Box Story 13

The One MAS Family

“I joined MAS 12 years ago, in 1998. I probably blend so thoroughly into the MAS 'mould' that people may think I joined as a trainee officer and was 'born and bred' MAS. In fact, MAS was my third job, and I was once a mid career recruit. In 1998, I probably bordered on being a job-hopper, having spent only one to two years in each of my previous jobs. But it was third time lucky, and I found a fit in MAS.

It was strange but the moment I started out in MAS, it just felt 'right'. I was energised by the level of intellectual debate and the calibre of the people I worked with. There were clear shared values and I felt that it was a place I could grow and develop, and where I could belong.

Over the years, I have moved from legal work, to policy, to financial sector development and now capital markets. I must say sometimes I feel like I am not allowed to stop learning. Indeed, learning new skills and new domain knowledge is both stimulating and challenging. It means I'm never bored, but also that I can never cruise. It also means plenty of opportunities to learn about myself and appreciate my own strengths and weaknesses, while valuing the strengths of others.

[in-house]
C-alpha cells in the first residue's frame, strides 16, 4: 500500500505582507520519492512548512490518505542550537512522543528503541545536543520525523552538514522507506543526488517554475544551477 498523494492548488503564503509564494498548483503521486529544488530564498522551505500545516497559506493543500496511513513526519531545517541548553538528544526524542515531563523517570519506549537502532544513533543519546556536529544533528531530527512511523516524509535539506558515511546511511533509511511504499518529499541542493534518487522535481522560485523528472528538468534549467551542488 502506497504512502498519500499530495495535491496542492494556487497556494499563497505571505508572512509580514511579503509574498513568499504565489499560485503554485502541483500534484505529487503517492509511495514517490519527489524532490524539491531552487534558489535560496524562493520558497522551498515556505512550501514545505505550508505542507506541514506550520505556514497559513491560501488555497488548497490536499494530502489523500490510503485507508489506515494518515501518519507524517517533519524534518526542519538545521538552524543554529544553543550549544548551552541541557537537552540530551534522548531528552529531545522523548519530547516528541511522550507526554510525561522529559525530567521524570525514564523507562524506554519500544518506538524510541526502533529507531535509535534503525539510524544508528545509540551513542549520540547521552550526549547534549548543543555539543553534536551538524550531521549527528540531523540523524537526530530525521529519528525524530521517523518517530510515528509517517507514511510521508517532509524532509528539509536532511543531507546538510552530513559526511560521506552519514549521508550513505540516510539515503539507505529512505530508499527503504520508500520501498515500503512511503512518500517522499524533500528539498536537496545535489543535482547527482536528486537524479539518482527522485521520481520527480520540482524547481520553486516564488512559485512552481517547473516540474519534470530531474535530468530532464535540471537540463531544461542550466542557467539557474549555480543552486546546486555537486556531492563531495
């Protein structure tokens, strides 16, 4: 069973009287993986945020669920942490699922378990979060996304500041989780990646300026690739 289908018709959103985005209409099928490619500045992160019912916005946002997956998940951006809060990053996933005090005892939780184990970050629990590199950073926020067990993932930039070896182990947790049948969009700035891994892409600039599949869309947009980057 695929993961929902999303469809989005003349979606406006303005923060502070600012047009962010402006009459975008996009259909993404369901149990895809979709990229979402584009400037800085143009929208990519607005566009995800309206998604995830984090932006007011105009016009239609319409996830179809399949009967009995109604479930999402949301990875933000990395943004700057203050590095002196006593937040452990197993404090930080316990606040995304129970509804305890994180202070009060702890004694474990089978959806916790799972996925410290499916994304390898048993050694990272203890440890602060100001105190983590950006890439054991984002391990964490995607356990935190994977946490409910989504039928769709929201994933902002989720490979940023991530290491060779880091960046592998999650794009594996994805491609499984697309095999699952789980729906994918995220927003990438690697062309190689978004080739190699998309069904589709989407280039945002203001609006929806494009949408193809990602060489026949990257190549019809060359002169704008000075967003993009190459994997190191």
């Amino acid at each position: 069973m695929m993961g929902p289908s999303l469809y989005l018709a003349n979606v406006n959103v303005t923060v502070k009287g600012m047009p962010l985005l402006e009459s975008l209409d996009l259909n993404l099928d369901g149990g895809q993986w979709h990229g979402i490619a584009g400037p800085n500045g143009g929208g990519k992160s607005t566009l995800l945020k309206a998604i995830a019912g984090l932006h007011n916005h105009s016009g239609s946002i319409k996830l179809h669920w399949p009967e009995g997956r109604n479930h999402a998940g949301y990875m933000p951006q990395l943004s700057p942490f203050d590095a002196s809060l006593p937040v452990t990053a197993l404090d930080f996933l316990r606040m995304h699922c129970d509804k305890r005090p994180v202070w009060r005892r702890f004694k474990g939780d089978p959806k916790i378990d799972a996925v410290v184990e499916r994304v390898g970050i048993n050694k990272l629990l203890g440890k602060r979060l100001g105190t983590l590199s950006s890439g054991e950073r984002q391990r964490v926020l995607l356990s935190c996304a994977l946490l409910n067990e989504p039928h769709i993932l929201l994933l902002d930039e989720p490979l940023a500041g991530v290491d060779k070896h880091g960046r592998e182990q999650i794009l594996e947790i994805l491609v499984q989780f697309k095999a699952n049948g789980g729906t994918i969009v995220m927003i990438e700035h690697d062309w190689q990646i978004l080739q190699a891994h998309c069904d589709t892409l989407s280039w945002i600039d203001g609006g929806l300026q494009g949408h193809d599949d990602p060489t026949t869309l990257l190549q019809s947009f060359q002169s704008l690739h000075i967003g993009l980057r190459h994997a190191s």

The things that keep me going are the people, the shared values and the intellectual stimulation that comes with every challenge. These were never so intensely felt as in the recent economic crisis. If not for the people, and the shared values and mission that bond us, we surely would not have navigated the crisis so well. Our people are resilient and they take pride in their work. In the midst of the crisis, someone asked me whether this was the worst time to be a regulator. After some reflection, my answer was that to the contrary, it was the best time to be a regulator, for that was the moment when what we did counted the most. I believe many of us share that same quiet pride, even if we don't always articulate it.”

- Loo Siew Yee (Capital Markets Department)

“Since joining MAS as a Trainee Officer in August 2004, I often struggled for words when people ask me about my job responsibilities as a banking regulator because of the many roles we are performing. Imagine telling them that you are essentially a compliance officer, auditor, risk manager and relationship manager rolled into one. These do not yet include our other roles in rules and policy formulation. Of course, the recent financial crisis helped me to better articulate my responsibilities in a very concise statement. I am a small part of a very big team that helped maintain the safety and soundness of Singapore's financial sector during the financial crisis.”

- George Ong (Complex Institutions Department)